When Alex Preston was 15, he stopped being a birdwatcher. Adolescence and the scorn of his peers made him put away his binoculars, leave behind the hides and the nature reserves and the quiet companionship of his fellow birders. His love of birds didn't disappear though. Rather, it went underground, and he began birdwatching in the books that he read, creating his own personal anthology of nature writing that brought the birds of his childhood back to brilliant life.
Looking for moments 'when heart and bird are one', Preston weaves the very best writing about birds into a personal and eccentric narrative that is as much about the joy of reading and writing as it is about the thrill of wildlife. Moving from the 'high requiem' of Keats's nightingale to the crow-strewn sky at the end of Alan Garner's The Weirdstone of Brisingamen, from Ted Hughes's brooding 'Hawk in the Rain' to the giddy anthropomorphism of Jonathan Livingstone Seagull, this is a book that will make you look at birds, at the world, in a newer, richer light.
Beautifully illustrated and illuminated by the celebrated graphic artist Neil Gower, As Kingfishers Catch Fire is a book to love and to hold, to return to again and again, to marvel at the way that authors across the centuries have captured the endless grace and variety of birds.
Alex Preston is a bestselling and award-winning novelist, most recently of the critically-acclaimed In Love and War. He appears regularly on BBC television and radio. He writes for GQ, Harper's Bazaar and Town & Country Magazine as well as monthly fiction reviews for the Observer. He is a Senior Lecturer in Creative Writing at the University of Kent.
"As Kingfishers Catch Fire is a memoir/gallimaufry of ornithological obsession by Alex Preston. He watches birds in the sky and on the page darting between myths, stories and memoir like a swift. The characterful illustrations by Neil Gower add a whole new dimension to this gorgeous book."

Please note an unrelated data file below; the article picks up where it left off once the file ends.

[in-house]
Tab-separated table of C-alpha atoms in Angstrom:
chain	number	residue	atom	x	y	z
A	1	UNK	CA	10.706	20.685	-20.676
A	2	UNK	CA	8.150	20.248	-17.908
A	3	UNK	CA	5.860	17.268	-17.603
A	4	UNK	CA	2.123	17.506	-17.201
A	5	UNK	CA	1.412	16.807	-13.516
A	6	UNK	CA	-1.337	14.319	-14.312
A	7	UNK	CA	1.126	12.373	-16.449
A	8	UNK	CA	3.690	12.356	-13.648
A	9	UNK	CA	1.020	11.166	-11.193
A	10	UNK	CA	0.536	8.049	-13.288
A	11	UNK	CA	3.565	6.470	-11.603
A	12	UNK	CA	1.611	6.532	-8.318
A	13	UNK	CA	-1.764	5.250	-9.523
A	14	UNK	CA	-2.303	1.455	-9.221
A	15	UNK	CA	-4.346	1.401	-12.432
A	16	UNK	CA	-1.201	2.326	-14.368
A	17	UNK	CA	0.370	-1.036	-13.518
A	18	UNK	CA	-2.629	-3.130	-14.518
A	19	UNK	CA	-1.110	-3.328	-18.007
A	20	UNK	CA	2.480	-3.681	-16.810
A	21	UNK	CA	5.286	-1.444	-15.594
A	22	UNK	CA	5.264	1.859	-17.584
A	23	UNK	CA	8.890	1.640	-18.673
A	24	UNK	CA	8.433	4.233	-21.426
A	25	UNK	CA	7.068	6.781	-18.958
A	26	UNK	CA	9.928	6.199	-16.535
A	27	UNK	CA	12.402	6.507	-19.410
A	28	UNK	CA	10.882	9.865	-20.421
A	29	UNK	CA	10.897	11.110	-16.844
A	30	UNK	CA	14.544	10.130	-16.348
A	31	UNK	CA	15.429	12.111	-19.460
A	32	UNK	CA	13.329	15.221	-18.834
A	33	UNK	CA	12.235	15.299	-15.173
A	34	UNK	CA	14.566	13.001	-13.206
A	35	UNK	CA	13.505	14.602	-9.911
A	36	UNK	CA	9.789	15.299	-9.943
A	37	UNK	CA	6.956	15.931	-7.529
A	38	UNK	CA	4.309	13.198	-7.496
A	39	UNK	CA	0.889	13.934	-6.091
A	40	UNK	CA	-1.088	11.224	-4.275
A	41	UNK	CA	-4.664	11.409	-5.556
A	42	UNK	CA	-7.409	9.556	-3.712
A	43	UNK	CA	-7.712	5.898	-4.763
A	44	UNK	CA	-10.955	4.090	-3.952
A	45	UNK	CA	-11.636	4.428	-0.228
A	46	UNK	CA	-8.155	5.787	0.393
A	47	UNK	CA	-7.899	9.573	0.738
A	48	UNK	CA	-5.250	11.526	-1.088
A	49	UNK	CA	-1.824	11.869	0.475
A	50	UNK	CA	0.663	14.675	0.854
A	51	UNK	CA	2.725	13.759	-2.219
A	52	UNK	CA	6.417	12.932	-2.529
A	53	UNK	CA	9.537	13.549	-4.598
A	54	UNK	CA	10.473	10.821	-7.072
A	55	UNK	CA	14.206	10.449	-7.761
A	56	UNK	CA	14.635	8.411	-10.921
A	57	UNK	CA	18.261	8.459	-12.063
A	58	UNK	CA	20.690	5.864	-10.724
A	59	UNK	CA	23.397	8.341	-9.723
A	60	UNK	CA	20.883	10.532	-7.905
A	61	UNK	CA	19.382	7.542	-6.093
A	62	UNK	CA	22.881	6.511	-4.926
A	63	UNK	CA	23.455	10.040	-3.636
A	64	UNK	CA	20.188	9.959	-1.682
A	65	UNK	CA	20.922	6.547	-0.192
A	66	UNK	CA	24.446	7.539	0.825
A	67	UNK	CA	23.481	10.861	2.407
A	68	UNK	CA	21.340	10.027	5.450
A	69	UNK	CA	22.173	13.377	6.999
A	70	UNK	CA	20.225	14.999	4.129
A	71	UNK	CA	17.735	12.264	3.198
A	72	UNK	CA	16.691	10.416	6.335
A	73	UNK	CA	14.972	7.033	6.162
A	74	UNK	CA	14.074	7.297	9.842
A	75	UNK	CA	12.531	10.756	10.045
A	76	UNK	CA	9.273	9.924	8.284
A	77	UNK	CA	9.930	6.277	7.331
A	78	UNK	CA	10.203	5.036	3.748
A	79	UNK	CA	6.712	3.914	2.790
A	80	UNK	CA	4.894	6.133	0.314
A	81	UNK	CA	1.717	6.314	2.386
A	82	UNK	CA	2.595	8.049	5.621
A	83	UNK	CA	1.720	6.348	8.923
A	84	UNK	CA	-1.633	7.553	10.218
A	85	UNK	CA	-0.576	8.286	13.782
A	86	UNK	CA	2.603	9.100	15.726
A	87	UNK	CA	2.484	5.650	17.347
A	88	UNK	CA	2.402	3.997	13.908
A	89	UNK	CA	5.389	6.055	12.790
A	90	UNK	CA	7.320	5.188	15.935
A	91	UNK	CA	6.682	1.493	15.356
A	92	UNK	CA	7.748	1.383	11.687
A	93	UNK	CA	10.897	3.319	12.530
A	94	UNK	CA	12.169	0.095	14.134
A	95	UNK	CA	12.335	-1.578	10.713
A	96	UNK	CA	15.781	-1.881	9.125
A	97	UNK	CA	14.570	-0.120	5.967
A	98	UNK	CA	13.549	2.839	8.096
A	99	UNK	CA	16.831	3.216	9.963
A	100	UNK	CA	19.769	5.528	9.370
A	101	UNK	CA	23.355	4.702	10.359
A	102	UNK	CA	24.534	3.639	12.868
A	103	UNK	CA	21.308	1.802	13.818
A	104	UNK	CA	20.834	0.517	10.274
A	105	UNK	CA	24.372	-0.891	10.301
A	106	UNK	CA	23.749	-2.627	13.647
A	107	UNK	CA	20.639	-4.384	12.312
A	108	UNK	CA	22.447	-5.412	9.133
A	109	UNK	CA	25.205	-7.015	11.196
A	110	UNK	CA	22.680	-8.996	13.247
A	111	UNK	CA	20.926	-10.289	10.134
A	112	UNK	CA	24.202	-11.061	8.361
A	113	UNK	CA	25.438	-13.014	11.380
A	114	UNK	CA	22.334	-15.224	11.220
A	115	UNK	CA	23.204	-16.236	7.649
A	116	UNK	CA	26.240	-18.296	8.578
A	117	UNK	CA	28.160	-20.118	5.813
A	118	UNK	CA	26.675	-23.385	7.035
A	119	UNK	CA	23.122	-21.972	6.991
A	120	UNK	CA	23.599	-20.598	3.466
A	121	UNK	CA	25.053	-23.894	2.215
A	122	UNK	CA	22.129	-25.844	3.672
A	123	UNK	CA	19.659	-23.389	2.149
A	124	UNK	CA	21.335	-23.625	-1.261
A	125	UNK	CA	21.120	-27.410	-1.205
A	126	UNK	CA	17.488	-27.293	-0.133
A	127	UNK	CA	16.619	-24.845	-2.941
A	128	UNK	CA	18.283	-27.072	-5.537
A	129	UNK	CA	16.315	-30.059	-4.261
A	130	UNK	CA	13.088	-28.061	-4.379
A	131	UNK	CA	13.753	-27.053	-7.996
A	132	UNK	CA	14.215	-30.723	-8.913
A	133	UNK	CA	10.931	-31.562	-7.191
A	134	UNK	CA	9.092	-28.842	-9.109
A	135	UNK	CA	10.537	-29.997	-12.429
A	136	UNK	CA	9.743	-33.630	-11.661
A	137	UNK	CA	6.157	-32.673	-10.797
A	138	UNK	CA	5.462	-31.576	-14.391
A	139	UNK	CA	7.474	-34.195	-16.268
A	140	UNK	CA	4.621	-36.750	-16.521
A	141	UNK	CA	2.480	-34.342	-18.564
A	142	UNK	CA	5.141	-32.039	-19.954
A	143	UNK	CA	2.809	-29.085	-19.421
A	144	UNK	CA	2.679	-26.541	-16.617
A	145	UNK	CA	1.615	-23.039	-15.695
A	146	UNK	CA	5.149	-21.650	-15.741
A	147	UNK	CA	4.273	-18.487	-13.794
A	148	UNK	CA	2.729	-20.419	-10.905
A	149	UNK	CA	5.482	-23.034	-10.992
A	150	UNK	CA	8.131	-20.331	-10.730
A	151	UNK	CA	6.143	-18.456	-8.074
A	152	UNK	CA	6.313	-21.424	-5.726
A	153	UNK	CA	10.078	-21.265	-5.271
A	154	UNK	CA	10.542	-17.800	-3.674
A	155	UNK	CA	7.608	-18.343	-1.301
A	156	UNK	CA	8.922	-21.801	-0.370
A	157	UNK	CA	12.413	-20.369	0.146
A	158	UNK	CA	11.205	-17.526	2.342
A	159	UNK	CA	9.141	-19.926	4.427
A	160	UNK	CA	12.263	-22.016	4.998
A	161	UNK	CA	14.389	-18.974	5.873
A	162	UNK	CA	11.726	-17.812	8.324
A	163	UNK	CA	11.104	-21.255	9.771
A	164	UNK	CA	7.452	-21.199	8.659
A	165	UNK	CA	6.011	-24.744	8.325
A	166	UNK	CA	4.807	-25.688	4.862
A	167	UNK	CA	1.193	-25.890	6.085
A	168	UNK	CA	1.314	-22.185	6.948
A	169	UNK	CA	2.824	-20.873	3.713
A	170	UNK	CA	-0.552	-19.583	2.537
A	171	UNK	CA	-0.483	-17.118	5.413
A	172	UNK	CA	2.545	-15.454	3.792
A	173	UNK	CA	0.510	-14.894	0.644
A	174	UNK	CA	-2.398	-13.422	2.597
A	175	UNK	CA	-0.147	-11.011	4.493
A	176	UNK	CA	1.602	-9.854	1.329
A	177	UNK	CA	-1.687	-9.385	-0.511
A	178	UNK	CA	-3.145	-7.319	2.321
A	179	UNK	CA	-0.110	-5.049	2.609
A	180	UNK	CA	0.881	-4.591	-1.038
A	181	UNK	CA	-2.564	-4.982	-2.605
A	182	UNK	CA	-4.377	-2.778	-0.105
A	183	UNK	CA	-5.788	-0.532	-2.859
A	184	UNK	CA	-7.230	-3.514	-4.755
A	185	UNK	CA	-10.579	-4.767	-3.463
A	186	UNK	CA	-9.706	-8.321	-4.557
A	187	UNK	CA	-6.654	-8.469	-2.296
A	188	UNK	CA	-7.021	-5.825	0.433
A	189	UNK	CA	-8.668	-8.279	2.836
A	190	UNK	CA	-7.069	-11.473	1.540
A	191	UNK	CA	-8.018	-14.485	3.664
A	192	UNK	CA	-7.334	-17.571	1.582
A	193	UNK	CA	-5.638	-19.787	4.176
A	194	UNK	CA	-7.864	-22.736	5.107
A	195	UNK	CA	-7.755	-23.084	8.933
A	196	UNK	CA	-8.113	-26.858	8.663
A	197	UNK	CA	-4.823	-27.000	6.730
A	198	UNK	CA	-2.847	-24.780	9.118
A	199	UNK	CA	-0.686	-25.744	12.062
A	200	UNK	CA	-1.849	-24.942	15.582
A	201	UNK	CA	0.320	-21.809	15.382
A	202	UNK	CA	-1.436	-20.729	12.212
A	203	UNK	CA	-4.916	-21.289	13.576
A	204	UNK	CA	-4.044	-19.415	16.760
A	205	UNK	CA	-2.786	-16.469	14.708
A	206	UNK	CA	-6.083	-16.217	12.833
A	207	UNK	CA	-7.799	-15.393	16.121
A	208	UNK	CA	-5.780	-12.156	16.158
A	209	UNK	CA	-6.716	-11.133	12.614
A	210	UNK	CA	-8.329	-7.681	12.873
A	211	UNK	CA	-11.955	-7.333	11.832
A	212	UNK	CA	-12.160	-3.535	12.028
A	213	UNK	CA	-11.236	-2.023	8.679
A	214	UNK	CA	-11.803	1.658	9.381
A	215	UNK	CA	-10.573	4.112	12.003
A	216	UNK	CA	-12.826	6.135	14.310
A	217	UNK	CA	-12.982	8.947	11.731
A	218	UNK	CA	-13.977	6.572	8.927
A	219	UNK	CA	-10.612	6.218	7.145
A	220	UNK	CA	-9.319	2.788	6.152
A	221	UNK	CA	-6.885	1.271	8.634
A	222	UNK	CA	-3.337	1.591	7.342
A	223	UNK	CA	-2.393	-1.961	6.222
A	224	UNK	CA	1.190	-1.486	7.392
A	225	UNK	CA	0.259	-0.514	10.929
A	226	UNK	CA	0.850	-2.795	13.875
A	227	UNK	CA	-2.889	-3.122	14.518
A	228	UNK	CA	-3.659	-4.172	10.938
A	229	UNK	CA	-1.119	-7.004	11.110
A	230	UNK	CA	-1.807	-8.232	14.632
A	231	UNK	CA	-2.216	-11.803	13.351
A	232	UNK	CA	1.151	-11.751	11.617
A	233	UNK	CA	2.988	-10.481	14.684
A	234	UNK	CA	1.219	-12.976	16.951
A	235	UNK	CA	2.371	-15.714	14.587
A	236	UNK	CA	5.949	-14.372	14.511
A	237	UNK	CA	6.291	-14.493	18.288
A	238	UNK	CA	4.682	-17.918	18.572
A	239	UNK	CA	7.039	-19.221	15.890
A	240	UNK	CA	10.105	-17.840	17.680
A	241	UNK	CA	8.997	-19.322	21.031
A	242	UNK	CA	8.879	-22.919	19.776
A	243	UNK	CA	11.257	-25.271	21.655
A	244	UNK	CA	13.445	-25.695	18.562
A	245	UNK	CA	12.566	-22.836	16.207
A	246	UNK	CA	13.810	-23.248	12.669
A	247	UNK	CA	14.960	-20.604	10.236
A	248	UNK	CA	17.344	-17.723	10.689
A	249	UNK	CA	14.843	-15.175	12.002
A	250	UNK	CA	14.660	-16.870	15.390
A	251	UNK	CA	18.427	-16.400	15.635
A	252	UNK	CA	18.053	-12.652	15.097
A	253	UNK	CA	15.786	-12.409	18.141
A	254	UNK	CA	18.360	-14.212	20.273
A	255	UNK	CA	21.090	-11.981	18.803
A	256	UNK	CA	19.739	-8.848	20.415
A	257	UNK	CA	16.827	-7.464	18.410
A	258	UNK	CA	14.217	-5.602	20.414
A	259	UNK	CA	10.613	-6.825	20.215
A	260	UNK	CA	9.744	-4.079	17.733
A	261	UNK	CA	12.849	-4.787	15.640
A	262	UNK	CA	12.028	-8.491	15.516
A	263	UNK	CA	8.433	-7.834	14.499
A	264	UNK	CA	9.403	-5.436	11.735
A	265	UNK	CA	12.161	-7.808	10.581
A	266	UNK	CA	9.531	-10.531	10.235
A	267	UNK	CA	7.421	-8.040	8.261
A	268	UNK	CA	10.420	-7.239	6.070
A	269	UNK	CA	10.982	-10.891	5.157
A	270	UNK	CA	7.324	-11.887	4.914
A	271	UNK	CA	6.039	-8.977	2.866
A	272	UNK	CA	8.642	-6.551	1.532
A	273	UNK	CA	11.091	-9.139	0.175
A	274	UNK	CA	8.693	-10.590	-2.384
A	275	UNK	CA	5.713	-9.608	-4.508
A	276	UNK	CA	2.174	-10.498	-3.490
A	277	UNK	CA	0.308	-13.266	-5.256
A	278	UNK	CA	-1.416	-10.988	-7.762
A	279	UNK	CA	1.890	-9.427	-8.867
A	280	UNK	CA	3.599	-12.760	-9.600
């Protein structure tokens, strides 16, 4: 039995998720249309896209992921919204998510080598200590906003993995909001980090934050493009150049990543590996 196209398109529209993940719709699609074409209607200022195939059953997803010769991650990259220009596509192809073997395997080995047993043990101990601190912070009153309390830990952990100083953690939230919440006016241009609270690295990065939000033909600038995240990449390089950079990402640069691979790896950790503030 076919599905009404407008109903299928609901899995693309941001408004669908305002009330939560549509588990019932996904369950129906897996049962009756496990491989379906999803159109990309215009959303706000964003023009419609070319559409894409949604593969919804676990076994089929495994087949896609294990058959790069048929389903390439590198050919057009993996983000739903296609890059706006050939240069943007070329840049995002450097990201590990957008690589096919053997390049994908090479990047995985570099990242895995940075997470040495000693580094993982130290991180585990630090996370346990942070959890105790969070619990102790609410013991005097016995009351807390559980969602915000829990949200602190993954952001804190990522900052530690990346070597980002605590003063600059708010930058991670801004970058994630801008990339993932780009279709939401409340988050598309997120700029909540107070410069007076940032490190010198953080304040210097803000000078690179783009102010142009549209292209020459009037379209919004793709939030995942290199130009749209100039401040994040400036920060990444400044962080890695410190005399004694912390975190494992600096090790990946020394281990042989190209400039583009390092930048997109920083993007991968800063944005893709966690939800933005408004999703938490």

– Damian Barr, Guardian Best Books of 2017
"Alex Preston, better known for his novels, joined forces with artist Neil Gower to produce the delightful As Kingfishers Catch Fire, an original look at the literature inspired by Britain's birdlife."
– Guardian Best Nature Books of 2017
"A magical book: an inimitable fusion of ornithology, literary anthology and autobiography."
– Tom Holland
"Neil Gower is a genius. It's as simple as that."
– Bill Bryson
"It's a luminous book. The glow will stay with me. I cried. The book is worthy of birds, and I know no higher praise."
– Charles Foster
"As Kingfishers Catch Fire is both a joyful and a wondrous book, one that successfully captures the otherness of birds, while celebrating our yearning to transcend our lot, our yearning to touch the unknowable [...] Each bird illustrated by Gower in a mixture of gouache and watercolour that brings to mind both William Morris and Eric Ravilious"
– Katharine Norbury, the Observer
"His pages light up with feathered magic"
– Evening Standard
"Preston's book is less a polemic on conservation than a plea for close looking and close listening. He believes, with Gerard Manley Hopkins (from whom he takes his title), that the world is charged with grandeur – the world of birds especially – and that our lives are the richer when we attend to that grandeur. "What thou art we know not," Shelley tells his skylark, but some of the greatest poems in the language have come from the effort to find out."
– the Guardian
"The cover, in the colours of a kingfisher's breast and wing, and endpapers are gorgeous, and Neil Gower's illustrations are bright and chirping. I can see it under the Christmas tree of every family with a bird feeder and a copy of the RSPB Handbook [...] Preston captures his birds beautifully."
"Preston enlivens his narrative with anecdotes that persistently make you want to find out more"
– Sunday Times
"[...] The book is in 21 short sections, each based on a single species and the varying inspirations it has brought for previous authors, Ted Hughes, Mary Oliver and Kathleen Jamie to the fore, and, through them, for Preston himself. The style seems fey at first and the self-referencing somewhat clumsy, but the form is potent. Each section, from Peregrine to Peacock, Robin to Wren, is illustrated by the artist, Neil Gower. These pictures, most intensely of Swift (above right) and Waxwing, are alone worth the price of a book beautifully presented in matt orange cloth. [...]"
– Peter Stothard, Financial Times (2017-07-08)